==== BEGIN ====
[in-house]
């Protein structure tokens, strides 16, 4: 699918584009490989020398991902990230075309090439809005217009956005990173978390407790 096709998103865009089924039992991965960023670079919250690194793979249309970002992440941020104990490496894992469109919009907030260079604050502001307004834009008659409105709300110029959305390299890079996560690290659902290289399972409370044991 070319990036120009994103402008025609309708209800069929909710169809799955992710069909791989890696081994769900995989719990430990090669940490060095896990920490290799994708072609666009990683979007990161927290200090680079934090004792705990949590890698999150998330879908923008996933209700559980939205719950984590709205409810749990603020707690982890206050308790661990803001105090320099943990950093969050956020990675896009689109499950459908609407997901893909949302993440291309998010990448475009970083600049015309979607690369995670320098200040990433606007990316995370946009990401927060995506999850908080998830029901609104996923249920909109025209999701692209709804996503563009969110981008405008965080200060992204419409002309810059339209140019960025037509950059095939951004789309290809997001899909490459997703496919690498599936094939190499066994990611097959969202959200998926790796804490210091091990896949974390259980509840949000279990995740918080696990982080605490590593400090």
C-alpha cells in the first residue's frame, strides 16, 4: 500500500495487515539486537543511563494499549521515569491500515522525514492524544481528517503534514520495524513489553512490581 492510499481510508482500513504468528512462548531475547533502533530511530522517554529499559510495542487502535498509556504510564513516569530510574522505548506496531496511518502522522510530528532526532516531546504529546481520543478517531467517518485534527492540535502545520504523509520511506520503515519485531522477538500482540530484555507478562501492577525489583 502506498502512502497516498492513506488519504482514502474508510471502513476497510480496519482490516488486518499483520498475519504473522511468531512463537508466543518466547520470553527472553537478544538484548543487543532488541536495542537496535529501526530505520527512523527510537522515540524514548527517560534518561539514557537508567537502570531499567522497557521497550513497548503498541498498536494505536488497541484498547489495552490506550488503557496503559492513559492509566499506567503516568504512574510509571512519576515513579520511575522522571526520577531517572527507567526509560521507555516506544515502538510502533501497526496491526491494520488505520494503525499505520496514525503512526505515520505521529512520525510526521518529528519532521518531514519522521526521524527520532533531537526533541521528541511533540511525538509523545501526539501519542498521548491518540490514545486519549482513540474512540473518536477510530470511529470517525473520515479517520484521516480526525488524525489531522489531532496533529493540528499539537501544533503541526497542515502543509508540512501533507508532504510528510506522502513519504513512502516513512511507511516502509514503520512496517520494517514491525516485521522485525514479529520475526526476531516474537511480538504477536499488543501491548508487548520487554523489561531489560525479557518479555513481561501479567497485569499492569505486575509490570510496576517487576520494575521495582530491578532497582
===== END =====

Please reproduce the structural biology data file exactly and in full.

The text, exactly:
[in-house]
């Protein structure tokens, strides 16, 4: 699918584009490989020398991902990230075309090439809005217009956005990173978390407790 096709998103865009089924039992991965960023670079919250690194793979249309970002992440941020104990490496894992469109919009907030260079604050502001307004834009008659409105709300110029959305390299890079996560690290659902290289399972409370044991 070319990036120009994103402008025609309708209800069929909710169809799955992710069909791989890696081994769900995989719990430990090669940490060095896990920490290799994708072609666009990683979007990161927290200090680079934090004792705990949590890698999150998330879908923008996933209700559980939205719950984590709205409810749990603020707690982890206050308790661990803001105090320099943990950093969050956020990675896009689109499950459908609407997901893909949302993440291309998010990448475009970083600049015309979607690369995670320098200040990433606007990316995370946009990401927060995506999850908080998830029901609104996923249920909109025209999701692209709804996503563009969110981008405008965080200060992204419409002309810059339209140019960025037509950059095939951004789309290809997001899909490459997703496919690498599936094939190499066994990611097959969202959200998926790796804490210091091990896949974390259980509840949000279990995740918080696990982080605490590593400090």
C-alpha cells in the first residue's frame, strides 16, 4: 500500500495487515539486537543511563494499549521515569491500515522525514492524544481528517503534514520495524513489553512490581 492510499481510508482500513504468528512462548531475547533502533530511530522517554529499559510495542487502535498509556504510564513516569530510574522505548506496531496511518502522522510530528532526532516531546504529546481520543478517531467517518485534527492540535502545520504523509520511506520503515519485531522477538500482540530484555507478562501492577525489583 502506498502512502497516498492513506488519504482514502474508510471502513476497510480496519482490516488486518499483520498475519504473522511468531512463537508466543518466547520470553527472553537478544538484548543487543532488541536495542537496535529501526530505520527512523527510537522515540524514548527517560534518561539514557537508567537502570531499567522497557521497550513497548503498541498498536494505536488497541484498547489495552490506550488503557496503559492513559492509566499506567503516568504512574510509571512519576515513579520511575522522571526520577531517572527507567526509560521507555516506544515502538510502533501497526496491526491494520488505520494503525499505520496514525503512526505515520505521529512520525510526521518529528519532521518531514519522521526521524527520532533531537526533541521528541511533540511525538509523545501526539501519542498521548491518540490514545486519549482513540474512540473518536477510530470511529470517525473520515479517520484521516480526525488524525489531522489531532496533529493540528499539537501544533503541526497542515502543509508540512501533507508532504510528510506522502513519504513512502516513512511507511516502509514503520512496517520494517514491525516485521522485525514479529520475526526476531516474537511480538504477536499488543501491548508487548520487554523489561531489560525479557518479555513481561501479567497485569499492569505486575509490570510496576517487576520494575521495582530491578532497582